Selangor Journal
A firefighter wearing personal protective equipment (PPE) sprays disinfectant on luggages of arrival passengers at the entrance of Kuala Lumpur International Airport, amid the Covid-19 outbreak in Sepang, Selangor, Malaysia, on October 6, 2020. — Picture by REUTERS

Entry ban on foreigners based on risk matrix — Mohd Redzuan

KUALA LUMPUR, Dec 2 — Restrictions on the entry of foreigners into Malaysia are made based on the scoring board of risk assessment matrix which can provide a clear picture of the risk from Covid-19 imported cases into the country.

Minister in the Prime Minister’s Department (Special Functions) Datuk Seri Mohd Redzuan Md Yusof said the criteria used in calculating the risk include the number of Covid-19 cases, death rate for one million people in the last 14 days and the death tolls as well as recovery index.

“These import cases have a big impact on the country because they used Malaysian facilities for treatment when they were actually infected abroad.

“This will disrupt the government’s healthcare services because the country’s main responsibility is to provide the best healthcare services including Covid-19 treatment to Malaysians and not foreigners entering the country,” he said at a question-and-answer session in the Dewan Rakyat today.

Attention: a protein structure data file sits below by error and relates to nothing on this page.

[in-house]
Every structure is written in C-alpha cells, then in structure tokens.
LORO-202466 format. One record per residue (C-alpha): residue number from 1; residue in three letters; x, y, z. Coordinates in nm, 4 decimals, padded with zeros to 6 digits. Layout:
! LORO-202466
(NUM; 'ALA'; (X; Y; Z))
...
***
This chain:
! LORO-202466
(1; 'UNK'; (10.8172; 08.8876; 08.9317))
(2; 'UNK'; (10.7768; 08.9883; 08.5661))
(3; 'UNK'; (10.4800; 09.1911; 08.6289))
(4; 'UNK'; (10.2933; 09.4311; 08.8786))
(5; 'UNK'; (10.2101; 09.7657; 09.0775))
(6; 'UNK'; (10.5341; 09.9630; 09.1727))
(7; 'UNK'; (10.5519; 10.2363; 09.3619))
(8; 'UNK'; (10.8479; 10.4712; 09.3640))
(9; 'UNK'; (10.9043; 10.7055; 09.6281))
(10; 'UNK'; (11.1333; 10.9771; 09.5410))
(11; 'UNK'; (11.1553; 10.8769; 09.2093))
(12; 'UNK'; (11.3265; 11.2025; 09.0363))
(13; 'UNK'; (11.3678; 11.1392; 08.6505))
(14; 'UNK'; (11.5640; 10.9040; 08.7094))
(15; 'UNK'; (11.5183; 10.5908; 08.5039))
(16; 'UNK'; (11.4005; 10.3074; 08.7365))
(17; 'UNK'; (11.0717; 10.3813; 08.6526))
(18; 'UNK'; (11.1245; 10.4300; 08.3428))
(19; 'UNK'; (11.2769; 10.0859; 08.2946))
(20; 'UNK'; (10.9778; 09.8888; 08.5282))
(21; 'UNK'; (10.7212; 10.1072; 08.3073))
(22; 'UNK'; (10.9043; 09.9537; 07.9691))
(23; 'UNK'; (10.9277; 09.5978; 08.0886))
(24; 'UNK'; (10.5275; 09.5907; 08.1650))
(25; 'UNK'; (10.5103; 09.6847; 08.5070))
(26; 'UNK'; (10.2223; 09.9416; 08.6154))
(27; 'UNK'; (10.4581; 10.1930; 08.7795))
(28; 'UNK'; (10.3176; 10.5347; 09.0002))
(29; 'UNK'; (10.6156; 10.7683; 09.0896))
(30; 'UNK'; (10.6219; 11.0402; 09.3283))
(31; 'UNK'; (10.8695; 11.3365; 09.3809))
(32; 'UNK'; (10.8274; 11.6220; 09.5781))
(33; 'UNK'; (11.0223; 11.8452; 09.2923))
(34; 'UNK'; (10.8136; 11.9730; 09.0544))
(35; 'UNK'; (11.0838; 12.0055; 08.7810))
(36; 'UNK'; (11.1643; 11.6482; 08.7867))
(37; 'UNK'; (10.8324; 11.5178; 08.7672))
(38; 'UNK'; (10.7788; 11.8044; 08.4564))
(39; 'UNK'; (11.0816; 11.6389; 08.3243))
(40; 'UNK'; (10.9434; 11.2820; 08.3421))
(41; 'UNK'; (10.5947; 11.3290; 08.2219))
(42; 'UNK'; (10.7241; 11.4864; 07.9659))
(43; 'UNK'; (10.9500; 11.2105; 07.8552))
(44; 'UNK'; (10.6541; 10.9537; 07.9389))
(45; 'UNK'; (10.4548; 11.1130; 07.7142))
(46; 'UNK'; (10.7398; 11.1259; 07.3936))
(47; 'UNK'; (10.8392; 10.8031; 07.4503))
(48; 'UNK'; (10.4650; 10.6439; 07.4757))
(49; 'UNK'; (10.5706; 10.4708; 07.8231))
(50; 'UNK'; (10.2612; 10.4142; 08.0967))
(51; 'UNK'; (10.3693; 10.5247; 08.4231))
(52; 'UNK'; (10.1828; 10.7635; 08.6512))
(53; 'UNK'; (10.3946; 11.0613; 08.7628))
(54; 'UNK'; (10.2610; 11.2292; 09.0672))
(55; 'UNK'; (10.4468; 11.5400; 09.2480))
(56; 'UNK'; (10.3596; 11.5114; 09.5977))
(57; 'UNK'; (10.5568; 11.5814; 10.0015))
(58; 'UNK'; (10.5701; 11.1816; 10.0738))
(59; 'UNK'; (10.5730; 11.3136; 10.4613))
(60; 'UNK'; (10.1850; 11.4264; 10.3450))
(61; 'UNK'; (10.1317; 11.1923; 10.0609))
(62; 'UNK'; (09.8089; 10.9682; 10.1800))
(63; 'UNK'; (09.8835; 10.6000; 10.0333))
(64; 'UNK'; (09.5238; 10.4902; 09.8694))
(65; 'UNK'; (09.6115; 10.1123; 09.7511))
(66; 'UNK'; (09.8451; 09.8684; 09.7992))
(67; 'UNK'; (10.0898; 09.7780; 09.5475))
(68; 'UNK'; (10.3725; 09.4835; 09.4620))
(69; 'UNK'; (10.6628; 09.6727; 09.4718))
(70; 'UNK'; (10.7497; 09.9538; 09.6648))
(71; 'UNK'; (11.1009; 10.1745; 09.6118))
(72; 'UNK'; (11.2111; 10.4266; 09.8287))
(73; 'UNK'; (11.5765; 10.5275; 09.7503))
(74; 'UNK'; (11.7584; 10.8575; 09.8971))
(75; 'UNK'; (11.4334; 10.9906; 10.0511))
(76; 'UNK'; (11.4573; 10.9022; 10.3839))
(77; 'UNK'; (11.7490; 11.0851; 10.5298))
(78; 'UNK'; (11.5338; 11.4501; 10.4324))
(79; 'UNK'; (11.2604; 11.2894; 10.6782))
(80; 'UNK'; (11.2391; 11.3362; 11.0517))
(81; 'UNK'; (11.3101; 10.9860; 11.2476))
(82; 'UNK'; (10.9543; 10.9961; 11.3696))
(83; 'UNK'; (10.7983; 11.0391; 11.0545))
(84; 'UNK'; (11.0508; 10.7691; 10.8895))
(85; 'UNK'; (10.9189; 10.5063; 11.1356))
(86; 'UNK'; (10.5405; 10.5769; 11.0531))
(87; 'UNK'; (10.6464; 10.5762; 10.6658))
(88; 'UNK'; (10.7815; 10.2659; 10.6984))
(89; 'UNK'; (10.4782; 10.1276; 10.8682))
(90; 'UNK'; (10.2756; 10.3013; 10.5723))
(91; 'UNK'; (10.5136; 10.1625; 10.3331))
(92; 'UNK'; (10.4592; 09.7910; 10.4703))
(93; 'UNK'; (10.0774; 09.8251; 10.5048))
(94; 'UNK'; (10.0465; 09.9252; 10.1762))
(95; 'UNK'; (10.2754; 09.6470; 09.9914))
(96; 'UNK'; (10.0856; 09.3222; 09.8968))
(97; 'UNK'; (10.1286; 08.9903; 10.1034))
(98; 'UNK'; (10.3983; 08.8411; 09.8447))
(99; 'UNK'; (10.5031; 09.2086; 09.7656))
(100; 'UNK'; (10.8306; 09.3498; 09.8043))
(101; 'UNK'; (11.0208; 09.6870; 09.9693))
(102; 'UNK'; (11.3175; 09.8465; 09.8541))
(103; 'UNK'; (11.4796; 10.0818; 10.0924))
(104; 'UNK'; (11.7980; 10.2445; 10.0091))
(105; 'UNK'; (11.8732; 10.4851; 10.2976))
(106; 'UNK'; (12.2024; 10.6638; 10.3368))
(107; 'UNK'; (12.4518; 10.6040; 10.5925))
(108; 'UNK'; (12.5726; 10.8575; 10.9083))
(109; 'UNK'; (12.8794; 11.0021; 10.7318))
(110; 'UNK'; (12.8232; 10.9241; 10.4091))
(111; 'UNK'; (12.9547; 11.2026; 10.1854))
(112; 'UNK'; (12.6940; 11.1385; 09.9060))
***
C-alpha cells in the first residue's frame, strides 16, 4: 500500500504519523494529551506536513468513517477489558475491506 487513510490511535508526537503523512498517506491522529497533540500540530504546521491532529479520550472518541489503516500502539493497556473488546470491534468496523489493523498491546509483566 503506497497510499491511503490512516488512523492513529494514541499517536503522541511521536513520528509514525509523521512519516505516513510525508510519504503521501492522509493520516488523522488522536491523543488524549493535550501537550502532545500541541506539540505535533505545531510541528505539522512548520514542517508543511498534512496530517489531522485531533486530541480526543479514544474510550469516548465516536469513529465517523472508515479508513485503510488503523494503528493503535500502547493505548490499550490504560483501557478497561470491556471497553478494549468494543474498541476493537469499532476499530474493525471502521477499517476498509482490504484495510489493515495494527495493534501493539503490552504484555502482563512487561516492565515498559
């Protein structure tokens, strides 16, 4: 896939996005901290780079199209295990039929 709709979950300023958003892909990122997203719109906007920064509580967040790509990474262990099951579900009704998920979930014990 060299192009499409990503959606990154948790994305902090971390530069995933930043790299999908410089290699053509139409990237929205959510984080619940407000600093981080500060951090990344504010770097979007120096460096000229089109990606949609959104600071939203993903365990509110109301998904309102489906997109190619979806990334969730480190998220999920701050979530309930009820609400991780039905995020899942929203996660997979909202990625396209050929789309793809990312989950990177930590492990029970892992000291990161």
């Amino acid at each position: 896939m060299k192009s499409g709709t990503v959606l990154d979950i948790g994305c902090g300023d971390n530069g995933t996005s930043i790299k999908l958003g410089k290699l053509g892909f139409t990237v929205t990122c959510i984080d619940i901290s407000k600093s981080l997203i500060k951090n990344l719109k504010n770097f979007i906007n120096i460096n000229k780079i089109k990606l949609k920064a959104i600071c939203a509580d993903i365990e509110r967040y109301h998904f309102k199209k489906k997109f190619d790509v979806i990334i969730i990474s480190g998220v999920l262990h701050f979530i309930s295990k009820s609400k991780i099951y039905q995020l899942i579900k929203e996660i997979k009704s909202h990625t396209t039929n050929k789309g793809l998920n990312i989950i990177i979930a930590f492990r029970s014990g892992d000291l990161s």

He was responding to a question from Bangi MP Dr Ong Kian Ming who wanted to know the reason behind the blanket ban imposed in September on all citizens from countries with Covid-19 cases reached 150,000 cases including those with valid entry permits such as participants of Malaysia My Second Home (MM2H) programme and expatriates. 

Mohd Redzuan said the government’s decision to impose restrictions on 23 countries deemed high-risk in early September was an immediate measure as the government did not have sufficient data on the Covid-19 situation and control methods implemented in those countries at that time.

He said that the move was to protect Malaysians as it was feared that there would be spike in Covid-19 cases in those countries as well as risk of infection here.

“During the temporary ban, the government has obtained the latest information and re-evaluated the risks. Accordingly, on September 10, the government decided that expatriates in the Employment Pass 1 (EP) category and technical experts or skilled workers from 23 countries, be allowed to enter Malaysia.

“They are required to submit an application to the Immigration Department first and to submit supporting documents from the Malaysian Investment Development Board or the relevant ministries/ agencies. They are also subject to the mandatory quarantine order for 14 days at the quarantine station set by the government,” he said.

He said the government would continue to study and scrutinise the matter from time to time to allow entry from targeted countries using the travel bubble concept.

 

— Bernama

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